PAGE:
Authorities initiated 12 new investigations (two labor trafficking and 10 sex trafficking) involving 60 potential victims, compared with 11 new investigations involving 37 potential victims in 2016. Authorities ultimately determined only one of these cases (involving one victim) to constitute trafficking. Authorities initiated two prosecutions, compared to one in 2016, and continued three prosecutions from previous years. The government recorded its first conviction since 2015 and sentenced the convicted trafficker to 21 years imprisonment. The Magistrate’s Court acquitted three alleged traffickers prosecuted in the previous reporting period; the government’s appeal of those acquitted was withdrawn due to lack of sworn witness testimony. Government officials funded and delivered training to over 200 police officers, 165 immigration officers, and a number of community members including family service employees, church leaders, and school health nurses, on the Bahamian anti-trafficking law, trafficking indicators, and both victim identification and assistance. The government continued work with an international organization and four governments to finalize a law enforcement cooperation agreement. The government cooperated with two governments on trafficking investigations during the reporting period, with one leading to the reported conviction of a Bahamian national.

PROTECTION

The government maintained limited efforts to protect victims. Authorities continued to implement a formal victim-centered protocol to guide front-line responders in identifying both sex and labor trafficking victims and referring them to services. However, concerns remained on the thoroughness of their application when dealing with vulnerable populations, such as migrants. The national trafficking commission funded and trained member agencies and ministries in their roles in identifying and protecting victims and making referrals. During the reporting period, the government screened 60 potential trafficking victims and identified one victim, compared with screening 37 potential victims and identifying five victims in 2016. The identified victim received an immigration certificate, government-funded housing, and medical, psychological, legal, and reintegration assistance.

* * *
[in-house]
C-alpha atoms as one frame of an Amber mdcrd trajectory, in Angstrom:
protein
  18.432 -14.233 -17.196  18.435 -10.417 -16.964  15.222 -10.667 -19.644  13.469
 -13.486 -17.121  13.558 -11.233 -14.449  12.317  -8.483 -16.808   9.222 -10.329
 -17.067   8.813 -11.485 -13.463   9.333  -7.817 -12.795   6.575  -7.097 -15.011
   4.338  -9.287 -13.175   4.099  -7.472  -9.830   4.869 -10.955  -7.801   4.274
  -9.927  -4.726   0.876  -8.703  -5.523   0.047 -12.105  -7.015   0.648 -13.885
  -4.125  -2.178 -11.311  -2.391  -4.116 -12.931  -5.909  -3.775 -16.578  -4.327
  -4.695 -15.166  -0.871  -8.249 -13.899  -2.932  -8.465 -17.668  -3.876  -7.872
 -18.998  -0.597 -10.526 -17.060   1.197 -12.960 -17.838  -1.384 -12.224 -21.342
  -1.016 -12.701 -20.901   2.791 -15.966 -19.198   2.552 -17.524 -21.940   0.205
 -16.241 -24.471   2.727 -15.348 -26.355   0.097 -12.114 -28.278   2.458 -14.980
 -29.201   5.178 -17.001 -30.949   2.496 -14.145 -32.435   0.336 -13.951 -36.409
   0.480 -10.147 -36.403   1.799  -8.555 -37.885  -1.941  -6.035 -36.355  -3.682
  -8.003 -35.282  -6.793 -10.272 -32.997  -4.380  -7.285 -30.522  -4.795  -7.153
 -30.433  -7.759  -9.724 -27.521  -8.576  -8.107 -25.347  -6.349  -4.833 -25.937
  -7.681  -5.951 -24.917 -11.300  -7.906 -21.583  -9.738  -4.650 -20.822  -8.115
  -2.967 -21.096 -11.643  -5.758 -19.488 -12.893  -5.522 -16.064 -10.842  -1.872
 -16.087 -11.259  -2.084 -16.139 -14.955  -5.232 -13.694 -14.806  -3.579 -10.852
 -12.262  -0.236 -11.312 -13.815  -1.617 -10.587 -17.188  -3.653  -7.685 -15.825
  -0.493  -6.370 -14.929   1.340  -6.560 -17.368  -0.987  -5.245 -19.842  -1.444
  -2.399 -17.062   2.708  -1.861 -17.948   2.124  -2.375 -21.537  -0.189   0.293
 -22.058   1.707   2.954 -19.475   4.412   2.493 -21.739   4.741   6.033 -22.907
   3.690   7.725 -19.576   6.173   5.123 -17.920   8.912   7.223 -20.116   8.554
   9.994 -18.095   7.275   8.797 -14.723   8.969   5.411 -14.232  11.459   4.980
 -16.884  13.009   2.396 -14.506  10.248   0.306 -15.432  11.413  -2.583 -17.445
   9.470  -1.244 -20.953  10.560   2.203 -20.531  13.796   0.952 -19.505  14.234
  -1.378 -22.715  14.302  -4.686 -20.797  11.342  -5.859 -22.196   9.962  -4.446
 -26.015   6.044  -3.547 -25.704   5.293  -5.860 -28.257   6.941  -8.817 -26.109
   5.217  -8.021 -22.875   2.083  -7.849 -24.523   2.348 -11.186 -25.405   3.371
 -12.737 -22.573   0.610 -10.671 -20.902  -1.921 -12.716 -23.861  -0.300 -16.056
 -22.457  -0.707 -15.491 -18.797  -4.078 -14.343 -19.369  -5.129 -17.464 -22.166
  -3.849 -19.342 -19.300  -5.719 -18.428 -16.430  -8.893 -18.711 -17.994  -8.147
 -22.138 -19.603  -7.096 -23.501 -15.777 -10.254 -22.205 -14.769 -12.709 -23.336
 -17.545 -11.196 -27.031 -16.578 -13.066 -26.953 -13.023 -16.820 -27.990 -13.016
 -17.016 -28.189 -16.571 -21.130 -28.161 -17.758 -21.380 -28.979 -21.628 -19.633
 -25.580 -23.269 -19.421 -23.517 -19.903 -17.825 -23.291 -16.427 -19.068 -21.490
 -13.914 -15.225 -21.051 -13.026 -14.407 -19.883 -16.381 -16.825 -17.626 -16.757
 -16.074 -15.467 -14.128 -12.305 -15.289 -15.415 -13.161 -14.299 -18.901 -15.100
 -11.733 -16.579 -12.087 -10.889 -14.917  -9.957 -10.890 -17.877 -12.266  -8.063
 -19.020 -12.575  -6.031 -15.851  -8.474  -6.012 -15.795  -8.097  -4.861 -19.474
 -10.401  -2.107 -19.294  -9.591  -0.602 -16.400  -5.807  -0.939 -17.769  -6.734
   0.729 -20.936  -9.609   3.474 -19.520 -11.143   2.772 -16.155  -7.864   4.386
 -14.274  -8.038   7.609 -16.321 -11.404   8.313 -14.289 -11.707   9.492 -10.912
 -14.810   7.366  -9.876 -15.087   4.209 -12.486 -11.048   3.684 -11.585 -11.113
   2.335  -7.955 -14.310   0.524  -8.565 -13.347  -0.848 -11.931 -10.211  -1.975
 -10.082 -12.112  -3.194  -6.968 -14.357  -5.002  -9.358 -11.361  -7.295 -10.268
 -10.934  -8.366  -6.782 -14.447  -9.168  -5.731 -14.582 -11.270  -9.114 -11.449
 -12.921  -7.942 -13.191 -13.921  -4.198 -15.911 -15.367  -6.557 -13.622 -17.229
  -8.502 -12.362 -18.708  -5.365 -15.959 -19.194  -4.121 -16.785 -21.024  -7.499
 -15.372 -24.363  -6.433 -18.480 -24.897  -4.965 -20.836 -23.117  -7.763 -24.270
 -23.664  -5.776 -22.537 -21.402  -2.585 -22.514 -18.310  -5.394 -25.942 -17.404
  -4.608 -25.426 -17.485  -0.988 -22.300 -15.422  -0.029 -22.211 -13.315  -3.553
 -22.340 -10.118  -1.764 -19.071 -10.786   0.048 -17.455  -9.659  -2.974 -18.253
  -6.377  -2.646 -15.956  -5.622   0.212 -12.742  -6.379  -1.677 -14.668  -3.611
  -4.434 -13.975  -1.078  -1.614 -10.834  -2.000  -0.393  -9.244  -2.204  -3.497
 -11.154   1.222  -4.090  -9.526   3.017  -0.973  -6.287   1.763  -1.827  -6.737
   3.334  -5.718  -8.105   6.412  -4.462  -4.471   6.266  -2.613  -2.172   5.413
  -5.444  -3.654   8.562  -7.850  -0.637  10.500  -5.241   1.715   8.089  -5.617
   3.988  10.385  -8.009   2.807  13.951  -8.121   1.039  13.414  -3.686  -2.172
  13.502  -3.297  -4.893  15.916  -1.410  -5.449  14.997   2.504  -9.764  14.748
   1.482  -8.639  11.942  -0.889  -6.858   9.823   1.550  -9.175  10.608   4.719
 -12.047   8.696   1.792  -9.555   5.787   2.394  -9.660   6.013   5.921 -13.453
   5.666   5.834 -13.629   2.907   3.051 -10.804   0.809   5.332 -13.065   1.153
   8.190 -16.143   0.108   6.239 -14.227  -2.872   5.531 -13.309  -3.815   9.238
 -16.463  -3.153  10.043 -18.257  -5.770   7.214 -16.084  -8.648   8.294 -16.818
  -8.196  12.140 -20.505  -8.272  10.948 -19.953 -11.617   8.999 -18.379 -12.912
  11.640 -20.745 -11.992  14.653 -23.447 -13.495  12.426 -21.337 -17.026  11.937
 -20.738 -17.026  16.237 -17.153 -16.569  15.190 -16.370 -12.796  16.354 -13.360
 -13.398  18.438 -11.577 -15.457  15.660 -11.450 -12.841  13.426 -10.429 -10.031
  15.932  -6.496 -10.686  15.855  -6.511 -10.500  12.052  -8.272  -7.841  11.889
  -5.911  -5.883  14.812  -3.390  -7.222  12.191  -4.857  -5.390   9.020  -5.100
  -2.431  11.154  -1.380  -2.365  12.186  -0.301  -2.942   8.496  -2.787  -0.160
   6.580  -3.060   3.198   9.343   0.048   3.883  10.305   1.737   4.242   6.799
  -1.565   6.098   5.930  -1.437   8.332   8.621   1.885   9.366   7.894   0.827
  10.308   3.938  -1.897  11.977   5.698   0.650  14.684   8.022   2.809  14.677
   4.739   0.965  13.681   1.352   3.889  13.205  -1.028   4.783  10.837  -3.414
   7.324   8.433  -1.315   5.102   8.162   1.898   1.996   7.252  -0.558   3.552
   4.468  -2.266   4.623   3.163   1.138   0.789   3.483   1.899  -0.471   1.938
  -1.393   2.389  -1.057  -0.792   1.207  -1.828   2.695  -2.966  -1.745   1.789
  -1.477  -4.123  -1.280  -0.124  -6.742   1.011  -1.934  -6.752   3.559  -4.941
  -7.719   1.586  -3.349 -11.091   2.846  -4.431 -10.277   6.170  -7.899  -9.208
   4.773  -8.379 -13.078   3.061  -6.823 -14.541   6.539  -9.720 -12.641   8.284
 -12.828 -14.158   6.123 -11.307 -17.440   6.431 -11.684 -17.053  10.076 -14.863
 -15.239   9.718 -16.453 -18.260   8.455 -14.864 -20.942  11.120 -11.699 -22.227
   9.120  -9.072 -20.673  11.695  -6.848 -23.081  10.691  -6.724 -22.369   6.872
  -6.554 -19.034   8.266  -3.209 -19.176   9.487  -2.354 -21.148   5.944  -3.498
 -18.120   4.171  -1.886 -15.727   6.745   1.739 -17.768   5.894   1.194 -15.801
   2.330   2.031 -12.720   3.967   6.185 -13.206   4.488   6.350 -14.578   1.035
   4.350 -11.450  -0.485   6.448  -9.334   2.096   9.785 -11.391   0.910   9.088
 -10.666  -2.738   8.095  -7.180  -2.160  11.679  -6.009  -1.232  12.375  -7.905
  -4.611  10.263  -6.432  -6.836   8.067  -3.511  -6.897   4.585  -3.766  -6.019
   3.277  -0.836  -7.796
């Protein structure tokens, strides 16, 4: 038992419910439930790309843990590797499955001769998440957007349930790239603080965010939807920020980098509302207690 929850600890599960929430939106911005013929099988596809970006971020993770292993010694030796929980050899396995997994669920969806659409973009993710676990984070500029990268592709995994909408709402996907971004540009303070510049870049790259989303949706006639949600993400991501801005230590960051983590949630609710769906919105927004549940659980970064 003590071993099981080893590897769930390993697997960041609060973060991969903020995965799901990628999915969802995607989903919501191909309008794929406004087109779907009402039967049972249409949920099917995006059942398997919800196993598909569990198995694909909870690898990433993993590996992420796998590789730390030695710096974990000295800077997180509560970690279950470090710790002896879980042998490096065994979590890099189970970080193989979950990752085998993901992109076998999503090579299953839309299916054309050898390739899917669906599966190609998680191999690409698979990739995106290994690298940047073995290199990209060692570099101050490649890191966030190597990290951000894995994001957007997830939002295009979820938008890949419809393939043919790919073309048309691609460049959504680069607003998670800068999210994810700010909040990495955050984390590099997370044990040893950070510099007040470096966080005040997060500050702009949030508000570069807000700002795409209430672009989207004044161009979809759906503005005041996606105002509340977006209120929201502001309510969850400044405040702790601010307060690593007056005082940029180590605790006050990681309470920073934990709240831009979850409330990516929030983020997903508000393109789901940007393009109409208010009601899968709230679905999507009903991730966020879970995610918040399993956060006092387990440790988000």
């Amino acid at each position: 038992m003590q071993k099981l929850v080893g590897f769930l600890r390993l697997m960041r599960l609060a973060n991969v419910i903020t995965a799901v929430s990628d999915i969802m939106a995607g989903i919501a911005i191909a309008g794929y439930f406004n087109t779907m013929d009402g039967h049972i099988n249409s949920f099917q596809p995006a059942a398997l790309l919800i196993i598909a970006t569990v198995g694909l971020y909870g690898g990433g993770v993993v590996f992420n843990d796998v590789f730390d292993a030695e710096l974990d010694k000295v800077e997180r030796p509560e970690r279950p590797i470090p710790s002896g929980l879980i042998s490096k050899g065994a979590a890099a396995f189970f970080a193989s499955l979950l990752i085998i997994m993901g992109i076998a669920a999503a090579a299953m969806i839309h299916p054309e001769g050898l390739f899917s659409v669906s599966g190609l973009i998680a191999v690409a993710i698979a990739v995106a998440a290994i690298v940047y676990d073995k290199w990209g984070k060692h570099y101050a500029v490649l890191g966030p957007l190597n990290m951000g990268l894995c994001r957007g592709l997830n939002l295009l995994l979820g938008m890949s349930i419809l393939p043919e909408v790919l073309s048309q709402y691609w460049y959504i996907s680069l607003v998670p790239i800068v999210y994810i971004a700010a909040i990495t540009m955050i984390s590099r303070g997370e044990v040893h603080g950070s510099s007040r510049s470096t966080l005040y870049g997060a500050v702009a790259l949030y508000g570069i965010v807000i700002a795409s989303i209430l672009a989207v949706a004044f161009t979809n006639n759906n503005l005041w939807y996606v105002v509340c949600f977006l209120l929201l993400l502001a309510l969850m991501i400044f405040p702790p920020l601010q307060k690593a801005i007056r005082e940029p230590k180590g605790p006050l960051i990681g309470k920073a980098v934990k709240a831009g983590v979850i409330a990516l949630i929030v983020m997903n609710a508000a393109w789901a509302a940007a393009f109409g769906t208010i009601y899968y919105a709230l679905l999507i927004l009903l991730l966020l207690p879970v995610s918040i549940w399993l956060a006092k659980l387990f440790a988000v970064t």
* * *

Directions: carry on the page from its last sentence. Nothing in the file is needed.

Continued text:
The government reported spending approximately 82,060 Bahamian dollars ($82,060) on trafficking victims’ care—which included assisting victims’ children and continued funding for trafficking victims from prior reporting periods—compared to 59,450 Bahamian dollars ($59,450) in 2016. The government also provided subsidies of 240,000 Bahamian dollars ($240,000) to four NGOs that provide services to trafficking victims, among other vulnerable groups. The government granted one foreign victim relief from deportation. Migrants remained vulnerable to rapid arrest and summary deportation by Royal Bahamian Defense forces without proper trafficking screening, and ineffective screening of other vulnerable populations for indicators of trafficking, such as those in prostitution, may have led to arrests of victims. Authorities encouraged trafficking victims to assist in prosecutions by providing lodging, food, a stipend, clothing and other basic necessities, medical assistance and psychological counseling, immigration relief, legal assistance, support during court proceedings, and witness protection, which may include police protection as needed. Government assistance was not contingent upon cooperation by victims. Bahamian law permits victim testimony via live television links and for the reading of written statements into evidence; however, in 2016, a magistrate acquitted three traffickers in part because the victims could not be cross-examined. The identified victim during the reporting period chose to assist with the investigation and prosecution of their cases. The anti-trafficking act authorized the court to order convicted defendants to pay restitution to victims; however, such restitution was not ordered in 2017.